Kendall Tenney founded 10e Media in 2010 after spending more than 15 years anchoring the #1 newscast in Las Vegas and collecting a room full of Emmy's and other awards along the way. He now works as a media consultant and coach for corporations, celebrities and political leaders.

Mini meltdowns fuel social media and film maker/producer Michael Bay (think Transformers, Armageddon) produced a trending hit in Las Vegas this week at CES, one that should serve as a cautionary tale for anyone who is ever going to make a public appearance, which means everyone.

In case you missed it, Bay walked on stage at the Consumer Electronics Show in front of a capacity crowd to promote one of Samsung’s newest offerings.  Instead, he was hit by a personal polar vortex and froze on stage.

If you’ve ever attended a convention, you already know how dreadful and awkward “keynote presentations” can be, even when they go according to plan.  They are painfully scripted and often poorly executed by ill-prepared individuals who appear to be reading from teleprompters for the first time in their lives.

Bay managed to make his appearance even more uncomfortable for the audience when he lost his place on the teleprompter and got flustered.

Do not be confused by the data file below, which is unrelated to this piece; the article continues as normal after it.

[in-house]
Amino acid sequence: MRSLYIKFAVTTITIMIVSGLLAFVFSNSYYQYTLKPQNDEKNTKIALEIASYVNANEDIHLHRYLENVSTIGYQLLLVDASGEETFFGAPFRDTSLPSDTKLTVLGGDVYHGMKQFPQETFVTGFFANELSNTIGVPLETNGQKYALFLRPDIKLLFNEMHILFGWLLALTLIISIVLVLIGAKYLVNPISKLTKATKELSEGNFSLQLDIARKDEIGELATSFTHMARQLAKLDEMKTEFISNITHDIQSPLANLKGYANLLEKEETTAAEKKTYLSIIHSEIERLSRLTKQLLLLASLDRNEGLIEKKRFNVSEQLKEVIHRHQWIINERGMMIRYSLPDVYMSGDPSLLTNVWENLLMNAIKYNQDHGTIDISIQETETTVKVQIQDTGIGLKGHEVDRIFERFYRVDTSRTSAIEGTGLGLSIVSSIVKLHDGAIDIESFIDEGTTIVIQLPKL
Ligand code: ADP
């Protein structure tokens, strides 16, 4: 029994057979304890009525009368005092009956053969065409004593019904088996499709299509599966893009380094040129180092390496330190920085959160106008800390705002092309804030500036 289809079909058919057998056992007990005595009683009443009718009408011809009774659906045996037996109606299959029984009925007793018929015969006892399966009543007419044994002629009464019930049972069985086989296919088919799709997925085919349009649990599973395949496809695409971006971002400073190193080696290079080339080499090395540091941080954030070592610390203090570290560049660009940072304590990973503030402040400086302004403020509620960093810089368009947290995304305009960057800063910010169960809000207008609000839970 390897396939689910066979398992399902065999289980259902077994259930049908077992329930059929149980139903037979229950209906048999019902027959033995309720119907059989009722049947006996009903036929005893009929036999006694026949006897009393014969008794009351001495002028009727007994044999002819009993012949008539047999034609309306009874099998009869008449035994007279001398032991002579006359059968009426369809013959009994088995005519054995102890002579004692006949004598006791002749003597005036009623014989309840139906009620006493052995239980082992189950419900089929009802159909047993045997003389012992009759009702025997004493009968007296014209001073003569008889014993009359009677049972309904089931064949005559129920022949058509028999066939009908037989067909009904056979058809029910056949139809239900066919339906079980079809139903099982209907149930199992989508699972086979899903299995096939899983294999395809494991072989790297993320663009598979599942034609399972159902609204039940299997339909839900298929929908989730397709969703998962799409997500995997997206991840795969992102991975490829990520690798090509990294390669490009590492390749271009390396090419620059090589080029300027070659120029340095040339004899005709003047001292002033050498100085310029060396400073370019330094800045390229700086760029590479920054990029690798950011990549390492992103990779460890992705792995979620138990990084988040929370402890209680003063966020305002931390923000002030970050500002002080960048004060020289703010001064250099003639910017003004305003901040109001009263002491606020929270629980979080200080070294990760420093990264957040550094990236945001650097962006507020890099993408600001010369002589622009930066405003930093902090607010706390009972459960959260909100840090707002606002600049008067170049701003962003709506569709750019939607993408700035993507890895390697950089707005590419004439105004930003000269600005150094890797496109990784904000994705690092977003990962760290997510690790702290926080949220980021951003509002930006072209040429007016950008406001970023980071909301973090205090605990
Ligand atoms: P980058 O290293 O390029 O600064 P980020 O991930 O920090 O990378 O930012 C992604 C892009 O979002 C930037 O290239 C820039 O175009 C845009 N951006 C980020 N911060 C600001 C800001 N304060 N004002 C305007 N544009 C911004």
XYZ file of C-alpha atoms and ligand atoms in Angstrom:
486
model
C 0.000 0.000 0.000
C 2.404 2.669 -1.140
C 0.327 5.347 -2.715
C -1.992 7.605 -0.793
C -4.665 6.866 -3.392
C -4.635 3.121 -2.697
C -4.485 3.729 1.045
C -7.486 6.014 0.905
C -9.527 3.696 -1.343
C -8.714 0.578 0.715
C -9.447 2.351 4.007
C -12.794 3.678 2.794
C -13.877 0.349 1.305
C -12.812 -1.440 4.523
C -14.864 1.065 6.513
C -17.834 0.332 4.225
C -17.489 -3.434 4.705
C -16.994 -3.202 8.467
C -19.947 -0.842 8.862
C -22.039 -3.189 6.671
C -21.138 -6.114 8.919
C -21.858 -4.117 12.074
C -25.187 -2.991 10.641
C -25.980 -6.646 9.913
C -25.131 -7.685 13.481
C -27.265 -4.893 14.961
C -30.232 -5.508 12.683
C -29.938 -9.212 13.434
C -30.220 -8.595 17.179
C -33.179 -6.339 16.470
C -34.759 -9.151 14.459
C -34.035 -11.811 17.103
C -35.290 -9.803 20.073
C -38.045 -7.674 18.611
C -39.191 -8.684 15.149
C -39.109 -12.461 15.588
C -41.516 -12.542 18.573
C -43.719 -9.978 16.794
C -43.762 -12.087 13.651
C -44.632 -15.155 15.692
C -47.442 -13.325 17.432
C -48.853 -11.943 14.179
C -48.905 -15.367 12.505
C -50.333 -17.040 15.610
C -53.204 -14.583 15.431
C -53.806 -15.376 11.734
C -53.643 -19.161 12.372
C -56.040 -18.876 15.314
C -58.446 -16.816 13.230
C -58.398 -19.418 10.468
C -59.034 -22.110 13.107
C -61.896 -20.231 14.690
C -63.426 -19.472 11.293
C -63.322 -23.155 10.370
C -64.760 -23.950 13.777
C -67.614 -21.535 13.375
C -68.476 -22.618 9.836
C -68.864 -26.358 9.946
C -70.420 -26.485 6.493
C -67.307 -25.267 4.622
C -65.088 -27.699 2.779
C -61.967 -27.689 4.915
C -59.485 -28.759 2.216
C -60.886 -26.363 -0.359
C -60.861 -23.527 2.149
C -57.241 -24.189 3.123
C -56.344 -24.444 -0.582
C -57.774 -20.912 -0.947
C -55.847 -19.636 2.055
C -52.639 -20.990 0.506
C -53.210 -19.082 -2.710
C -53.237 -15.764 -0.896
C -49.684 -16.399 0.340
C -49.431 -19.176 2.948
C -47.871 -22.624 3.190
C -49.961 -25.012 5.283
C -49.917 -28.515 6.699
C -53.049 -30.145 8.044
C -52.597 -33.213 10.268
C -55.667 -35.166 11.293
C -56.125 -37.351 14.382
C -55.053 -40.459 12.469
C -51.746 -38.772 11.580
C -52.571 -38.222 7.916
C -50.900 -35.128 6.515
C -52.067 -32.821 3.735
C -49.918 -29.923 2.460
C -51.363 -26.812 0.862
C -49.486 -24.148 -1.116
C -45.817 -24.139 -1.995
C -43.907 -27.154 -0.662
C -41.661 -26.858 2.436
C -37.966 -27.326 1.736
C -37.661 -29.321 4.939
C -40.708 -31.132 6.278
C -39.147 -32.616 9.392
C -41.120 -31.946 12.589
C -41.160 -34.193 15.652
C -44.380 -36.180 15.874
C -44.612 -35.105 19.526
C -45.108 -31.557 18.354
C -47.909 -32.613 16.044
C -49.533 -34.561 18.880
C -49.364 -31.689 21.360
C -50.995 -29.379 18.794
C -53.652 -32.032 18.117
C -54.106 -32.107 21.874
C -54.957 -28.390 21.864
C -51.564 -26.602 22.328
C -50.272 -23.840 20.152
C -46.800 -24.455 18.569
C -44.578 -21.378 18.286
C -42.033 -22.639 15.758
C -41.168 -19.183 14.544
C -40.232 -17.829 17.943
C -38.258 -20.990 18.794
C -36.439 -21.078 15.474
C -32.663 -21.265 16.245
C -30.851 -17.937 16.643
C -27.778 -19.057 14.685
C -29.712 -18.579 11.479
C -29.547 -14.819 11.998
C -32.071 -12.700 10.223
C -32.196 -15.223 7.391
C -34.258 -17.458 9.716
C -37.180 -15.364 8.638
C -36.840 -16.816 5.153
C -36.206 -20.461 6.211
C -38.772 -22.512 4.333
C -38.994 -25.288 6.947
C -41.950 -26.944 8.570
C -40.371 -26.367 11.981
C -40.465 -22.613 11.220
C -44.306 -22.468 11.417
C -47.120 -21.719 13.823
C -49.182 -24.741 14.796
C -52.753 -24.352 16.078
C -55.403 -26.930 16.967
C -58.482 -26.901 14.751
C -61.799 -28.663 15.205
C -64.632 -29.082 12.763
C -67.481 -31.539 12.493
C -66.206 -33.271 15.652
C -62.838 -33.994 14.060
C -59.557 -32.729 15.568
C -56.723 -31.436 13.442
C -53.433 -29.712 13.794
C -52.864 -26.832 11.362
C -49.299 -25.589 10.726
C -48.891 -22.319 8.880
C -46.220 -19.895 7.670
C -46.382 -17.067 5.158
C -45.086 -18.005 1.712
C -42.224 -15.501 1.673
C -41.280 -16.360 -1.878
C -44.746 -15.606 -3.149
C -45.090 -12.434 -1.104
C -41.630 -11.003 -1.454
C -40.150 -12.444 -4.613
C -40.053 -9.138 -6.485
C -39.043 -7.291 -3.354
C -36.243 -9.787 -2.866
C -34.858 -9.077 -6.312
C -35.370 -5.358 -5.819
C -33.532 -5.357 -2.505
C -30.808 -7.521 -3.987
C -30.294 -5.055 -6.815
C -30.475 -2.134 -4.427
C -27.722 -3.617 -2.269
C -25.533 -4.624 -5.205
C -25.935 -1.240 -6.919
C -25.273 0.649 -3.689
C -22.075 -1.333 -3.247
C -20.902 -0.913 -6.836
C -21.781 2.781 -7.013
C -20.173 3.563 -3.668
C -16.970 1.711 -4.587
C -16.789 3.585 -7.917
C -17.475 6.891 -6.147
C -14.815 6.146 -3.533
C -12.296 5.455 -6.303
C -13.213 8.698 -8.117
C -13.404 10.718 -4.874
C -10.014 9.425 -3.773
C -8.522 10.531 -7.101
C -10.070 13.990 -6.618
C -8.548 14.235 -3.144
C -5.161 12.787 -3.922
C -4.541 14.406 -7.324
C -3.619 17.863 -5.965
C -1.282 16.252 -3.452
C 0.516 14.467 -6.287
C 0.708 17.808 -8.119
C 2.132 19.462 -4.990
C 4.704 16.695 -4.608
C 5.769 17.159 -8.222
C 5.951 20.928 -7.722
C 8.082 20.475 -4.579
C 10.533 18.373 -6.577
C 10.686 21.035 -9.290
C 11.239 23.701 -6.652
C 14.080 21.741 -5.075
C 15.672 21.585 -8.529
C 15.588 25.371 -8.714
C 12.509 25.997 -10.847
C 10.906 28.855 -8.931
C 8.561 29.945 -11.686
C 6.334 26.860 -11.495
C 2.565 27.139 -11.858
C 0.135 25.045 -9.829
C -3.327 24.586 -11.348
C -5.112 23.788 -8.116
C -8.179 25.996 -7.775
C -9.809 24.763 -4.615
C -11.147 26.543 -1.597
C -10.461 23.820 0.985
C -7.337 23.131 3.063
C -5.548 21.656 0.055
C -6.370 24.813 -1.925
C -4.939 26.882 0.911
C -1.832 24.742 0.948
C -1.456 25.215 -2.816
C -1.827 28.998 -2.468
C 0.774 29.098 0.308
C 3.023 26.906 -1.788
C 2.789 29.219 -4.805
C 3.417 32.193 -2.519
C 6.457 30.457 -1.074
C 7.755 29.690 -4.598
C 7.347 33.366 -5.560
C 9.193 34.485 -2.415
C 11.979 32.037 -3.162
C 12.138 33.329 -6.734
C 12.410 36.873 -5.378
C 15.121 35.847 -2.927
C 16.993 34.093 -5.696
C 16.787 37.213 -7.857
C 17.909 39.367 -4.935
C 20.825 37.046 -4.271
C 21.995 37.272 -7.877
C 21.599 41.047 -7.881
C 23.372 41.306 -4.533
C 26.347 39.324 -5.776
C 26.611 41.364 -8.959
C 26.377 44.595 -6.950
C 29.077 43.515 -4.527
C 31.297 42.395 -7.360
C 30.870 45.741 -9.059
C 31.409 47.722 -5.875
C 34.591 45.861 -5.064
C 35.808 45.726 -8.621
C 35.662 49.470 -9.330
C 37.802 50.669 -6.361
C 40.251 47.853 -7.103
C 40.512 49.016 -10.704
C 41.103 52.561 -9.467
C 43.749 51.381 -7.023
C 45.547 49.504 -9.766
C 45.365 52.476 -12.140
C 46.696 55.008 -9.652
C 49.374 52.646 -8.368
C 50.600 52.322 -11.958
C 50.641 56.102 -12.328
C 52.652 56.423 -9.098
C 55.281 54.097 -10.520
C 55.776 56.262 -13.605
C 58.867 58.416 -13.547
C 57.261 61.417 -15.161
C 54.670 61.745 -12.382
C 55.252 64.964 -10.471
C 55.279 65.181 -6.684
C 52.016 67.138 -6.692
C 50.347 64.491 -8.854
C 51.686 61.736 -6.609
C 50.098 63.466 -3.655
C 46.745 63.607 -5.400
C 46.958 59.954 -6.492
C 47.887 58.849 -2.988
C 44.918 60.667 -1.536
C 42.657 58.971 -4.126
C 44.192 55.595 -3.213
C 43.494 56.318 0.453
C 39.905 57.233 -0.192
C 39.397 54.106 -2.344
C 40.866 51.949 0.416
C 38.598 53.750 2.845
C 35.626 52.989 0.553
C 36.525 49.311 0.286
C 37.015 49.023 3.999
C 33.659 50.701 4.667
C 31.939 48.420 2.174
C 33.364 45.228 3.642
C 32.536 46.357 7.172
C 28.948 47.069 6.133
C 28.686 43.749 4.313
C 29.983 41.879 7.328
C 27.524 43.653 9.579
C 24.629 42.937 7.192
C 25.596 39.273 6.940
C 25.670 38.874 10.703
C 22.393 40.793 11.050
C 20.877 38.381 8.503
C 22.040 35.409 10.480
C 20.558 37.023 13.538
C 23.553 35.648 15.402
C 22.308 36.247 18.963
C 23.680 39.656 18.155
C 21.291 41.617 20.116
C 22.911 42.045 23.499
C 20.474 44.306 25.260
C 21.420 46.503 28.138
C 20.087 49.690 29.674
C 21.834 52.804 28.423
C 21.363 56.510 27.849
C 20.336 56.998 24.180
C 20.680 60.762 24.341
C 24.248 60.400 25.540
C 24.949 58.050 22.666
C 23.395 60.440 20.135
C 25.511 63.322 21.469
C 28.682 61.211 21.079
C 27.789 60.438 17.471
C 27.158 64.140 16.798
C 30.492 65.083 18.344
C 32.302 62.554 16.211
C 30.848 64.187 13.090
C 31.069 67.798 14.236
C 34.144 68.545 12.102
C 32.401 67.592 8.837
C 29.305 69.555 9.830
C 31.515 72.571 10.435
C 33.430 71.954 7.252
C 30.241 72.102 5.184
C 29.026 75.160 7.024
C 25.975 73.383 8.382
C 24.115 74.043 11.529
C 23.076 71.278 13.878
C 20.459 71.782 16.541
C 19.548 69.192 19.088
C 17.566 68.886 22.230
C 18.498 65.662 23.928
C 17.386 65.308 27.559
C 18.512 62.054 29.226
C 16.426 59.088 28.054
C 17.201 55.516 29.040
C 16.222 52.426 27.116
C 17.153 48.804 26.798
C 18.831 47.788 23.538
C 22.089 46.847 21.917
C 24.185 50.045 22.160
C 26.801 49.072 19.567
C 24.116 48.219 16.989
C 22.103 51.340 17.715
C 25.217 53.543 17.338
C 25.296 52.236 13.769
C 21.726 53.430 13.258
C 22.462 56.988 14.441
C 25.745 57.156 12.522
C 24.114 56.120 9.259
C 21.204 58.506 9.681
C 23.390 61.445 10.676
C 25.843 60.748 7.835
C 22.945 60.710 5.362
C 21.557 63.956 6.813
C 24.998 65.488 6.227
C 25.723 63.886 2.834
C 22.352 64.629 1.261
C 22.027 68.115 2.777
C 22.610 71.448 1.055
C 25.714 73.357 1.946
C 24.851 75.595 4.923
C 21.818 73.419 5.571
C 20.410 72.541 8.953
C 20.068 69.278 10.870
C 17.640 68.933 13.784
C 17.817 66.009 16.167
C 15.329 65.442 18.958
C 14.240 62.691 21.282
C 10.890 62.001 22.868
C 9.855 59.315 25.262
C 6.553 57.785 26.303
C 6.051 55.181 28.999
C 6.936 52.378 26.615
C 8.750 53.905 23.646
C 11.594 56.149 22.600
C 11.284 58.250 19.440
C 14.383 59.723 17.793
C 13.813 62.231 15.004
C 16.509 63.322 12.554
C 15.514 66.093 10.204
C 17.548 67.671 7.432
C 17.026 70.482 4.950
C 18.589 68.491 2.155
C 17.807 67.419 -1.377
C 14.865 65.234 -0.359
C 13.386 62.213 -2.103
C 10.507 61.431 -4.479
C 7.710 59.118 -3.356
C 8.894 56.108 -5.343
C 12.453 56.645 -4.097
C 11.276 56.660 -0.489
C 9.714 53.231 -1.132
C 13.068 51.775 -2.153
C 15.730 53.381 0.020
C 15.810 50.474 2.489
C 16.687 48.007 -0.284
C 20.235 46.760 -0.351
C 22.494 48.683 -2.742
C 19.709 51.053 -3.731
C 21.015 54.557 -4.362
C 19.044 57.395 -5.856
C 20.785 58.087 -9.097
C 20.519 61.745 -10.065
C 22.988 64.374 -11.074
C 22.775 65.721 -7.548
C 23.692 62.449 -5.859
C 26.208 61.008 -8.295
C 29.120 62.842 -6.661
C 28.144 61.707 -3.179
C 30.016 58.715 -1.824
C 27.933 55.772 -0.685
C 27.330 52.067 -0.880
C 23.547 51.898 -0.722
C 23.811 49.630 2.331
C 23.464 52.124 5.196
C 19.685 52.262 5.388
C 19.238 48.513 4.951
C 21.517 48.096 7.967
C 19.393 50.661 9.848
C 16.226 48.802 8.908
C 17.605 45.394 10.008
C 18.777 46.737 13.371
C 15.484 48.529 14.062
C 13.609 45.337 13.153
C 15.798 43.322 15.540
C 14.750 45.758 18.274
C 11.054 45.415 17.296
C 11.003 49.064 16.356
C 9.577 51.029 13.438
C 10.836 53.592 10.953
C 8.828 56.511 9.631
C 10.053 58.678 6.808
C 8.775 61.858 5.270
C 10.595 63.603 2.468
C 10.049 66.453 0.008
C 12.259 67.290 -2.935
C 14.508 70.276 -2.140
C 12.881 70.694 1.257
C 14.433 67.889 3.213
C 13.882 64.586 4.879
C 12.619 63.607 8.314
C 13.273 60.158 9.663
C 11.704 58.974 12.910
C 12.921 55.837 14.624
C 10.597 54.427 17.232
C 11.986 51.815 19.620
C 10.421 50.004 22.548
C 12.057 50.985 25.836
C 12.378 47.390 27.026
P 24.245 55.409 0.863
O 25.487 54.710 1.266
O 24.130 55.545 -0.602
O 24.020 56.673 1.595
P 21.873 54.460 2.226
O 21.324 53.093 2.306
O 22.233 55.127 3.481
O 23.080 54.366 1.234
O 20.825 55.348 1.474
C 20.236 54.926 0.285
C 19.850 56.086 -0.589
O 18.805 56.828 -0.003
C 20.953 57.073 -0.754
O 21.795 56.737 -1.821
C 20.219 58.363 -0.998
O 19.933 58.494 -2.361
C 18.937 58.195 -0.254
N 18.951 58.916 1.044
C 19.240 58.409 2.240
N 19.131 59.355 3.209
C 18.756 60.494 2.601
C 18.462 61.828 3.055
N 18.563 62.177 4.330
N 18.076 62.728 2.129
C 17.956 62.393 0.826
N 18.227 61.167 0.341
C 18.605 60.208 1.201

“I’ll just wing this,” he said, trying to regain his composure.  But those three words are the kiss of death in media.  Bay tried to answer the next question posed by the Samsung executive, but was still lost.  He apologized and walked off the stage to a smattering of applause from the perplexed audience.

Bay later tweeted that he had embarrassed himself and said, “I guess live shows aren’t my thing.”   That’s not true.  Being ill-prepared is not his thing, nor is it anyone’s thing.  Stage fright is very real, but it can be conquered with the right training and persistent preparation.

I’ve coached Fortune 500 executives, high-powered attorneys and strong political leaders and the ones who fair best in media interviews and on stage are the individuals who insist on intense preparation and rigorous training.  It’s the ones who believe they can “wing it” who crash and burn more often than not.  

My hunch is Bay was woefully unprepared for his appearance on stage and planned on relying heavily on the teleprompter.   What happened to him would not happen to anyone who stubbornly insists on rehearsal and dogged preparation. 

Preparation for public appearances, speaking engagements or media interviews includes imagining every possible scenario and how you would handle it.  More importantly, it includes knowing and being able to easily communicate your core messages before entering the arena so that in the event of a brain freeze, you can reflexively fall back to your message.

Bay’s gaffe will draw attention for a short time and no doubt, he’ll return to making blockbuster movies.   But the moment will live forever on the internet and should serve as a reminder of the importance of practice and preparation for any public appearance.

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